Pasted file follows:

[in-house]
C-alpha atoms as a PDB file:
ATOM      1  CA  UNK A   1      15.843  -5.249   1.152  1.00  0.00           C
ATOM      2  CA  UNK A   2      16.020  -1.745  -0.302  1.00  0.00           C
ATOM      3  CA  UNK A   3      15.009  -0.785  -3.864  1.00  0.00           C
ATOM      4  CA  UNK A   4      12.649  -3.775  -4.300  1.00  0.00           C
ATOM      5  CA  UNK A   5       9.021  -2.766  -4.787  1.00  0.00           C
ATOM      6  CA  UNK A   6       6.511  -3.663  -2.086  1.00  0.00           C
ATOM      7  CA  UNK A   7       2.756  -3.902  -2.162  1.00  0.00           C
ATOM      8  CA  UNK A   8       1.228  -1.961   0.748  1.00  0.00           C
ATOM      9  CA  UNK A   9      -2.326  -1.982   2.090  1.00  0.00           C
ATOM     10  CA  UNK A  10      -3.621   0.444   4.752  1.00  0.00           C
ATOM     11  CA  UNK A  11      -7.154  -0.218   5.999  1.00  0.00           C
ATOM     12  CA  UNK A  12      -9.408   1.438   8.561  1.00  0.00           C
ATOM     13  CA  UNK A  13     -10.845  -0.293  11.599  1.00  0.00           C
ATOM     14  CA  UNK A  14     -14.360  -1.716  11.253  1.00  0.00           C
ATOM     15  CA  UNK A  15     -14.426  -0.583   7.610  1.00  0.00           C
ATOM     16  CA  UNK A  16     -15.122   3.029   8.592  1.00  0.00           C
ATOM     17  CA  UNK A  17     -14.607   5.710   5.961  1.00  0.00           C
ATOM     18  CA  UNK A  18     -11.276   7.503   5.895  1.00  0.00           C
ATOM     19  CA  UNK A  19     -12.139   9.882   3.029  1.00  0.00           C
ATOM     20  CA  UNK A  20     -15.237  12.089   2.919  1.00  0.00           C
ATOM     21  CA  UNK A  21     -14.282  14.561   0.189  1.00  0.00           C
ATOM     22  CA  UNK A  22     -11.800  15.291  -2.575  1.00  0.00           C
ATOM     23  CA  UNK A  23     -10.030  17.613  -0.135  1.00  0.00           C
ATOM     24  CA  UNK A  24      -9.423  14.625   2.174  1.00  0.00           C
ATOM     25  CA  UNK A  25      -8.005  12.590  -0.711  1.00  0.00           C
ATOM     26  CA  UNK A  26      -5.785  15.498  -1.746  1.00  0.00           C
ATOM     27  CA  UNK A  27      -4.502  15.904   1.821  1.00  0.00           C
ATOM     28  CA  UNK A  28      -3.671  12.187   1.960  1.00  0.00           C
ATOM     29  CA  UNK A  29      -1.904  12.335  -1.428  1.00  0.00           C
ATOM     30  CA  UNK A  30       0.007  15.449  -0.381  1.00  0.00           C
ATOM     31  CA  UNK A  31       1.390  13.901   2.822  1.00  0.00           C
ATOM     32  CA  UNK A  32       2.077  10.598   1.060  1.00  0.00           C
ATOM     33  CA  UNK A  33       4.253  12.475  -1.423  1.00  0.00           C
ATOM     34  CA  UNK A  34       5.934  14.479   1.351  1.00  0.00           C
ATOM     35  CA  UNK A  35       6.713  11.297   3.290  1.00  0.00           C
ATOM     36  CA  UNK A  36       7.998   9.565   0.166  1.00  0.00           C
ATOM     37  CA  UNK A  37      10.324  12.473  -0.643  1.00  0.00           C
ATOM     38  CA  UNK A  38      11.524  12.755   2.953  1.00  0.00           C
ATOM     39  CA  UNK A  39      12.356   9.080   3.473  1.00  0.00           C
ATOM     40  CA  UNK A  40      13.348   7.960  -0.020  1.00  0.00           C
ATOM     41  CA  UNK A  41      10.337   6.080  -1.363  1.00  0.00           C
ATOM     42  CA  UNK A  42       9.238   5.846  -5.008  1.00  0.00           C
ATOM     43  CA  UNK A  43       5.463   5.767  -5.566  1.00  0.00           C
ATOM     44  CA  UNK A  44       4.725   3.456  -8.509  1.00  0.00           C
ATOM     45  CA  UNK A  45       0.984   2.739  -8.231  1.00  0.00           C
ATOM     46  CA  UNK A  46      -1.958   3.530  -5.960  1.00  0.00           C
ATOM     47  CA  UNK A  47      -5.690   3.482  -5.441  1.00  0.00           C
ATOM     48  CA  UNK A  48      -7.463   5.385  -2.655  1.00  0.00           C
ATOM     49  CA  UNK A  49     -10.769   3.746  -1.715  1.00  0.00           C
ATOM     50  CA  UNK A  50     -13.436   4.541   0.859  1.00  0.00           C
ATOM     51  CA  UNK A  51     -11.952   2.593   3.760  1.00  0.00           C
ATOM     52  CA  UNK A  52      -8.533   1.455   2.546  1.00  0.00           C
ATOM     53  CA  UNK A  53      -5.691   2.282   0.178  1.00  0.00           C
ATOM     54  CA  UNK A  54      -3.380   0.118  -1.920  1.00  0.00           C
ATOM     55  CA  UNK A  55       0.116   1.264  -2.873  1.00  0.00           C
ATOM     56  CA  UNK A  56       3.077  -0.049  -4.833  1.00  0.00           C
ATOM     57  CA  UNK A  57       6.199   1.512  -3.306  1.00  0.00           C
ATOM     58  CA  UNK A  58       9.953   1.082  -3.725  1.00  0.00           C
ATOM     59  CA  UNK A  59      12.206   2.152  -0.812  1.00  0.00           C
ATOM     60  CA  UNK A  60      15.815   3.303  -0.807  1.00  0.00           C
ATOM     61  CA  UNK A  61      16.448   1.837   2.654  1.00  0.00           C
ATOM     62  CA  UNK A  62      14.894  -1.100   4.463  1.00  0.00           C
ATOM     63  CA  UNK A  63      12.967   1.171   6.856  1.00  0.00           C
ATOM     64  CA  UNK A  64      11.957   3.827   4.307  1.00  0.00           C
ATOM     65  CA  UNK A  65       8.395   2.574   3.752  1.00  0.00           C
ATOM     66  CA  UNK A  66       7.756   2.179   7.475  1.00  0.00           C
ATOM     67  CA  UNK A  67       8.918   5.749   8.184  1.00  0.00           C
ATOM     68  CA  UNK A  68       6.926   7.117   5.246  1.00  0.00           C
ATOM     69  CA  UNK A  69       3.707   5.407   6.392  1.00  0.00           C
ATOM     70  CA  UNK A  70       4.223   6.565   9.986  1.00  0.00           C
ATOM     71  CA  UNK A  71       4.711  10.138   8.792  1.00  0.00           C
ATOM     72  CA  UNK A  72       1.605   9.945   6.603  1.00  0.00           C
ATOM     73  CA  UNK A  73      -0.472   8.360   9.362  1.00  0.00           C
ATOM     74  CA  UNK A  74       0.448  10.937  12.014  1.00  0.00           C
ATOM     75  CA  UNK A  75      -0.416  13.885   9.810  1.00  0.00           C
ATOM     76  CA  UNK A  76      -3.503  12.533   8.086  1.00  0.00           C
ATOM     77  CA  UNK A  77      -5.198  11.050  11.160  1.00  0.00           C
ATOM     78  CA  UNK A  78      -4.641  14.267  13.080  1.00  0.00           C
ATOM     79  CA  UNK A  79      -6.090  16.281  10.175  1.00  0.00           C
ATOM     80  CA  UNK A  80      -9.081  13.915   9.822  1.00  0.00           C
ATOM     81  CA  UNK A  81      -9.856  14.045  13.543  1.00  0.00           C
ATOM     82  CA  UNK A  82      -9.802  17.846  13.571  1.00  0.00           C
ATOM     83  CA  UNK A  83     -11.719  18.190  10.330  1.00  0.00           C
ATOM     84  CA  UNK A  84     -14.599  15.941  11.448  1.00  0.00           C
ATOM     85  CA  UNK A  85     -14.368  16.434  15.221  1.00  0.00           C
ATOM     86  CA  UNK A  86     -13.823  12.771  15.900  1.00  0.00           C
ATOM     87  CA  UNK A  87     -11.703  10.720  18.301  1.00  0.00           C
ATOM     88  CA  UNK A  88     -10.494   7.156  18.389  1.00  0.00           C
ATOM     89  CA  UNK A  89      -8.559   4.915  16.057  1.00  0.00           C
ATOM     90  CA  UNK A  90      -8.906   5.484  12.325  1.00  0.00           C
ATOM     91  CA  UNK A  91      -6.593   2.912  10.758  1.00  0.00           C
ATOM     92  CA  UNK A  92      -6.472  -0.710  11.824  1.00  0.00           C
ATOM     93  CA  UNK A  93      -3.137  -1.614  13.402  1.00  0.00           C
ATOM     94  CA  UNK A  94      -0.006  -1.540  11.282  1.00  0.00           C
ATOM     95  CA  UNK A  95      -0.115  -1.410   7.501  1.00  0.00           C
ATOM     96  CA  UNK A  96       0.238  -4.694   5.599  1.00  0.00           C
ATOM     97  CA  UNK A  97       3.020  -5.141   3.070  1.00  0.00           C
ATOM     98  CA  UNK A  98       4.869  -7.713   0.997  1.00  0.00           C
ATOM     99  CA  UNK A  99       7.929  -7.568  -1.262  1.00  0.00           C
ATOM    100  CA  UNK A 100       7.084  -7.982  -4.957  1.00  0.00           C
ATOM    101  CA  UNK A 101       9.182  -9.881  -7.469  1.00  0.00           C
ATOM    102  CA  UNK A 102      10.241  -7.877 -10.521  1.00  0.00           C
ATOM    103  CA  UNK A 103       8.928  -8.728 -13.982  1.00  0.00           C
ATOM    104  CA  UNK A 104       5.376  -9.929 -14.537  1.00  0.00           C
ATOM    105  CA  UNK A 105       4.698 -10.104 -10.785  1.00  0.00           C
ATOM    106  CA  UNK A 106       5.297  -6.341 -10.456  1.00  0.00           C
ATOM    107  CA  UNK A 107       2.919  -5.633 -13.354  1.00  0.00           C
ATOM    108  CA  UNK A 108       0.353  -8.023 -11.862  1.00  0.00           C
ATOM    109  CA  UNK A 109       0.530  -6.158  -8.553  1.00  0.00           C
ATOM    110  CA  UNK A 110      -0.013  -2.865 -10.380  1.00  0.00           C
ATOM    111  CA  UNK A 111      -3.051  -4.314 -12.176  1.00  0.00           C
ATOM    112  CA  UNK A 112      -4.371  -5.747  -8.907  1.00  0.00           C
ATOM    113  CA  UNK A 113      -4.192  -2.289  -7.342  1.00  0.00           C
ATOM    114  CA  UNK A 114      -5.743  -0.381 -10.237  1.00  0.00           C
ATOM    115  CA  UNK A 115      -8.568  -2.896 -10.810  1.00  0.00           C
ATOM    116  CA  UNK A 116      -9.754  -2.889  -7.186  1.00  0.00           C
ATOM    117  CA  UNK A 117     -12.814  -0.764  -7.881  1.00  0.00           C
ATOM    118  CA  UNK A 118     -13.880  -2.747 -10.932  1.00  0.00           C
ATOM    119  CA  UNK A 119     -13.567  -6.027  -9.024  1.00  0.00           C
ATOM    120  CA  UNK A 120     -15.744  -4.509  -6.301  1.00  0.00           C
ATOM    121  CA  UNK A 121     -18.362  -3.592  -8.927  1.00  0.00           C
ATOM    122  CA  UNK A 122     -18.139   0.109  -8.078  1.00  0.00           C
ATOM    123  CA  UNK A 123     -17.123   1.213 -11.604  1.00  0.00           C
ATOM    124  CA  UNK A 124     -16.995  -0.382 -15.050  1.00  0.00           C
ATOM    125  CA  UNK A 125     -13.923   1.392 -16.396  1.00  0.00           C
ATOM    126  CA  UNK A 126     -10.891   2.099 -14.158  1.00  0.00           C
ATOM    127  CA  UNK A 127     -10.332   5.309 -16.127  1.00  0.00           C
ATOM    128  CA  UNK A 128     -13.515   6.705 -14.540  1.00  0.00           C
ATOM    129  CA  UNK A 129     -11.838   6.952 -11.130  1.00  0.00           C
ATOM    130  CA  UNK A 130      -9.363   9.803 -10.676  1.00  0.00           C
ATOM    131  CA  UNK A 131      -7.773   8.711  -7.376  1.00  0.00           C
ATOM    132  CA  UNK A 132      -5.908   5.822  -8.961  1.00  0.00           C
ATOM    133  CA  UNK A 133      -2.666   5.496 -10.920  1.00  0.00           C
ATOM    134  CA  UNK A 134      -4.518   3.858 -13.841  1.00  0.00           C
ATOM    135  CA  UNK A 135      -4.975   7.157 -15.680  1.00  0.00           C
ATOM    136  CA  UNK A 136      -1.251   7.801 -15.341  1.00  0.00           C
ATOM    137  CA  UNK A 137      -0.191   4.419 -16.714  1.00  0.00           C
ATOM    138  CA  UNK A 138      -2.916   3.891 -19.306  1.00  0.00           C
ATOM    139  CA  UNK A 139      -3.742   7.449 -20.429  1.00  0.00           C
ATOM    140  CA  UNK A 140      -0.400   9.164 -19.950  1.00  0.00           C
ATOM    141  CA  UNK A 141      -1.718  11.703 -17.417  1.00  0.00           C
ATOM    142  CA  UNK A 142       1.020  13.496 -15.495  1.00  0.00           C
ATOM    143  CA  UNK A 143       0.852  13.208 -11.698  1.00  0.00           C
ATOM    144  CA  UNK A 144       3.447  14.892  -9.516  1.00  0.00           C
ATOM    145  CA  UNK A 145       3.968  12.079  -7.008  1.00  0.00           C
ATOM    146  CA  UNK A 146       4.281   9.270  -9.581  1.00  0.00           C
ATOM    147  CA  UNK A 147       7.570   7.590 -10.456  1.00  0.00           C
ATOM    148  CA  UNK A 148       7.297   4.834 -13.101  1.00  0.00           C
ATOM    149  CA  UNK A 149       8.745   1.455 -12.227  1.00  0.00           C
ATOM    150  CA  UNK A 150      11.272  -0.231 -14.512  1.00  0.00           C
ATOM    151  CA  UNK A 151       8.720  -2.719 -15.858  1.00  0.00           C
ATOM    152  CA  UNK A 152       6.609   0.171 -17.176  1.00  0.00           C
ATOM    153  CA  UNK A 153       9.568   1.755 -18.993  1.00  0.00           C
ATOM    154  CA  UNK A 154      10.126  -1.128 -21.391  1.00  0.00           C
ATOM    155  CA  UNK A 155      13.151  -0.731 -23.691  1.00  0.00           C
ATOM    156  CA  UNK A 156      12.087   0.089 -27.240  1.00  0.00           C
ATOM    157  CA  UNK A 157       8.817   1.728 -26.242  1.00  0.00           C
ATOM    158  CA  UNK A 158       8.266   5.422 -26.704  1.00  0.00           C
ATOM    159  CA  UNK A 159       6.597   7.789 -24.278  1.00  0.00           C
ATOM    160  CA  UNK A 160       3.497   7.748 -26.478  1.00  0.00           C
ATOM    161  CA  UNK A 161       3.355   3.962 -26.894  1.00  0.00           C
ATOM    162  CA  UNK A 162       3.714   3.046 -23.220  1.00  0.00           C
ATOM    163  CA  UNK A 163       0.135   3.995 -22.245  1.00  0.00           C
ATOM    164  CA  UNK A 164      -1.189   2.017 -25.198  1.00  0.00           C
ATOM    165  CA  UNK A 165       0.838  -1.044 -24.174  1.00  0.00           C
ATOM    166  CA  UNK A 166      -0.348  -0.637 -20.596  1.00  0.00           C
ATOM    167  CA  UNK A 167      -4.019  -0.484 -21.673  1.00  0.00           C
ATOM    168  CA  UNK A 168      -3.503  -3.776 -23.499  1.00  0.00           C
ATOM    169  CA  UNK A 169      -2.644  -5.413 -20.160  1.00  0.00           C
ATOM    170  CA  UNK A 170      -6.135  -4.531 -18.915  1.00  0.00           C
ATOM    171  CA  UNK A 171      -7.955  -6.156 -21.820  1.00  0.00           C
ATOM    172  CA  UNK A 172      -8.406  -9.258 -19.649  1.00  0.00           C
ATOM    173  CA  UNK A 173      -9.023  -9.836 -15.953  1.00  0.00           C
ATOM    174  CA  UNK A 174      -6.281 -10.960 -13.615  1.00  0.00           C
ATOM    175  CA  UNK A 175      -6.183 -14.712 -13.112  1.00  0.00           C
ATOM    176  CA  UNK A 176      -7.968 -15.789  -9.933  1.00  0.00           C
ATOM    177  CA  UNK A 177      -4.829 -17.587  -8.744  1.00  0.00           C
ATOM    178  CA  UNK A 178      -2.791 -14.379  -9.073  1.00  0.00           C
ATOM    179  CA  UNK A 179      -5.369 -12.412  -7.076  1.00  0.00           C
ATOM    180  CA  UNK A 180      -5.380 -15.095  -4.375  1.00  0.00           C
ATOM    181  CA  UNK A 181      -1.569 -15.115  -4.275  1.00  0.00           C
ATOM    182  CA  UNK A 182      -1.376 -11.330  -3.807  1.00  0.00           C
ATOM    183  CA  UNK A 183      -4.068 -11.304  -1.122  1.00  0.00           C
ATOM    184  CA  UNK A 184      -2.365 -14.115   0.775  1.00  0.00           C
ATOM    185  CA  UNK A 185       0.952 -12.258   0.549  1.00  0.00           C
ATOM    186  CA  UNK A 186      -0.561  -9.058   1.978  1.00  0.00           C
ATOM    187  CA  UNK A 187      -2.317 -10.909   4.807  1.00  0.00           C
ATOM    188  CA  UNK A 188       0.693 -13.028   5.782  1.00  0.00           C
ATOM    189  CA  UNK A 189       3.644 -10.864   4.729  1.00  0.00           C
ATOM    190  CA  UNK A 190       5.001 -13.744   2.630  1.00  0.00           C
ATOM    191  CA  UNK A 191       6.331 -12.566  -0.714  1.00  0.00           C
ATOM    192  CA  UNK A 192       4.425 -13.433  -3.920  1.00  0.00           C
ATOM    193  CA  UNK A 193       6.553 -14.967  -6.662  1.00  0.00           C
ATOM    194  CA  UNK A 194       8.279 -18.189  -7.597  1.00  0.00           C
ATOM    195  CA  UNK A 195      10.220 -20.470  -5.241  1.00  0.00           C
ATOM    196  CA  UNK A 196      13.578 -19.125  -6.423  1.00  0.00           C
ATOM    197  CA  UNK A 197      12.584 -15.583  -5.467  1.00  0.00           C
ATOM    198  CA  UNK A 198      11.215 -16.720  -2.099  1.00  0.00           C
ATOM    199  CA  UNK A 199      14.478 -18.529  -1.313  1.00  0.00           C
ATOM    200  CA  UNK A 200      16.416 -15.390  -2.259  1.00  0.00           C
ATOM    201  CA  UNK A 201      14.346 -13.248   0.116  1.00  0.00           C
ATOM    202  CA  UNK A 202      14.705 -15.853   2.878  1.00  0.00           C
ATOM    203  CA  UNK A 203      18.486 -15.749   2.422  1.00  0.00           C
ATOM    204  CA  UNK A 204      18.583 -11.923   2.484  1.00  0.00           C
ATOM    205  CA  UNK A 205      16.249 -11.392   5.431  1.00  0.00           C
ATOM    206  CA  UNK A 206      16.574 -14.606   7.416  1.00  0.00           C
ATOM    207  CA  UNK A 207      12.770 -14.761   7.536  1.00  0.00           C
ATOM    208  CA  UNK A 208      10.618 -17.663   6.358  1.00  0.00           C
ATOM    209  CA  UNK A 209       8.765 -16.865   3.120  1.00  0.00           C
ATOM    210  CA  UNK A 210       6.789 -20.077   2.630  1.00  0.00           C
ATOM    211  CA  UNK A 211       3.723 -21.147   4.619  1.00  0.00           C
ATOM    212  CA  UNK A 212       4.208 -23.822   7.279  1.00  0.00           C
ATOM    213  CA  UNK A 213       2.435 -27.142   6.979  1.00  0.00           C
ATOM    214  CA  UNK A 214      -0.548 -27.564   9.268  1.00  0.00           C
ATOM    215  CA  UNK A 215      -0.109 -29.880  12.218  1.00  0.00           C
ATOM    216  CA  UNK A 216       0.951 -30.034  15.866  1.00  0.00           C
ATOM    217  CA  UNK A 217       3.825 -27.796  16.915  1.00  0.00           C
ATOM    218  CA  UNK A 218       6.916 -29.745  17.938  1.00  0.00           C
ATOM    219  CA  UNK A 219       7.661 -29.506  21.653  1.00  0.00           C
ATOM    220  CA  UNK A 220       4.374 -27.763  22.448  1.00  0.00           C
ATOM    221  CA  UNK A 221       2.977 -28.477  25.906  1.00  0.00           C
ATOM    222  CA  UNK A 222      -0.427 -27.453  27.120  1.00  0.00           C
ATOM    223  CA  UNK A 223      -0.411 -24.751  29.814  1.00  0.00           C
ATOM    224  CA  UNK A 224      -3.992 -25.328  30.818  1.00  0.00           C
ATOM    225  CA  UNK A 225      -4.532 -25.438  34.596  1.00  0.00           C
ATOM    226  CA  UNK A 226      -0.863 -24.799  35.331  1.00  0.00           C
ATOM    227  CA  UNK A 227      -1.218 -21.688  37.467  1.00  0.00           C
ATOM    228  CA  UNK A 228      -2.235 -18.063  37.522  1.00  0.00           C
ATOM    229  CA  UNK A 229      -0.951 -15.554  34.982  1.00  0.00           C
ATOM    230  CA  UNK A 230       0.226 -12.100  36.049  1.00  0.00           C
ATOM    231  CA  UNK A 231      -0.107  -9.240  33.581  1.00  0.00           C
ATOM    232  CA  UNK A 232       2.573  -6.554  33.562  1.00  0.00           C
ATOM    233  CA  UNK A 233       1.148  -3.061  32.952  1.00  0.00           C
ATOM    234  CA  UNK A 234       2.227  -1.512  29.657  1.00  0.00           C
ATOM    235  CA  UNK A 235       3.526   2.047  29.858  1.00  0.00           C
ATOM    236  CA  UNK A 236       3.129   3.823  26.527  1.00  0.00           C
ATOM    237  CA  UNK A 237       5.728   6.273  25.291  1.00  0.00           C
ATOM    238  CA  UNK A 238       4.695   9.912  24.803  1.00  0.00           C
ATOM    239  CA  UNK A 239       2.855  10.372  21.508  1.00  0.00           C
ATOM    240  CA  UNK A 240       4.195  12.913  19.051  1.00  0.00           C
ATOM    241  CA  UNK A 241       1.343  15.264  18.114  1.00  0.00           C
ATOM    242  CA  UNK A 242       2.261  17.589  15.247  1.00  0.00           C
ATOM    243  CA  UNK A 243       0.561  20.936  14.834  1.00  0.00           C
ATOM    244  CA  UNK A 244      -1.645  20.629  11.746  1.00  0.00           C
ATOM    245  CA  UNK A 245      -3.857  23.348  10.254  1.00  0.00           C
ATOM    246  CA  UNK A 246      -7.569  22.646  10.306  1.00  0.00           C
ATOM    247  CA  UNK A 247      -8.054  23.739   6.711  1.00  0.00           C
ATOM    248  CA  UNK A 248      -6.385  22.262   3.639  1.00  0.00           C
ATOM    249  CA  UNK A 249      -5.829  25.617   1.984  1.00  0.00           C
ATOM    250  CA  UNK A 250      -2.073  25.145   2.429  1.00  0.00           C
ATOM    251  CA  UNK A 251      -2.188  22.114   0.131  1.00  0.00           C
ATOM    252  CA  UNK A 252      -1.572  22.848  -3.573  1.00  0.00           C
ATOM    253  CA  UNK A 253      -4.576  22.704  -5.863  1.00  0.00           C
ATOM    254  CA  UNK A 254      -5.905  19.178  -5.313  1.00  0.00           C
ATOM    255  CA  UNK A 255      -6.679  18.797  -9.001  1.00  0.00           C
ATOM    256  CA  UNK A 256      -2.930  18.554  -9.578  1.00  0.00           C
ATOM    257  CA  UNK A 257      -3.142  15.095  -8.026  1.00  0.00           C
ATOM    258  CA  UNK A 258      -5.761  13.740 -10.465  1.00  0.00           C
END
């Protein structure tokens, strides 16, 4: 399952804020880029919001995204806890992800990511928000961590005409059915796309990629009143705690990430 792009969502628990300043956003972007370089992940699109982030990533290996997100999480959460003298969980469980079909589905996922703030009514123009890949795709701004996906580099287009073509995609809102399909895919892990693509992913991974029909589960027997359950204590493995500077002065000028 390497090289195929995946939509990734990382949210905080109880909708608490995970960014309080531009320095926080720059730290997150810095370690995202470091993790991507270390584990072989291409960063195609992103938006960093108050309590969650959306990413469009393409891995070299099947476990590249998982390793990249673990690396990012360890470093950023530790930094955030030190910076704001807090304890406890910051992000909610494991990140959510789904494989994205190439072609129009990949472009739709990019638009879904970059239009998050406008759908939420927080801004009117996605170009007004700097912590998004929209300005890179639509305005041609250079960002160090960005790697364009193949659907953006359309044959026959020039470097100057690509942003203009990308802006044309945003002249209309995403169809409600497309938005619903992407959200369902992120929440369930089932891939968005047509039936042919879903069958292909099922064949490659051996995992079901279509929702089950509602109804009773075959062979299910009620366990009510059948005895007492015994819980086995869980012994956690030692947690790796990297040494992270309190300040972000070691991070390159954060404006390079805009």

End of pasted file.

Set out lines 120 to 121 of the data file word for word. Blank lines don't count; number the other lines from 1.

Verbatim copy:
ATOM    118  CA  UNK A 118     -13.880  -2.747 -10.932  1.00  0.00           C
ATOM    119  CA  UNK A 119     -13.567  -6.027  -9.024  1.00  0.00           C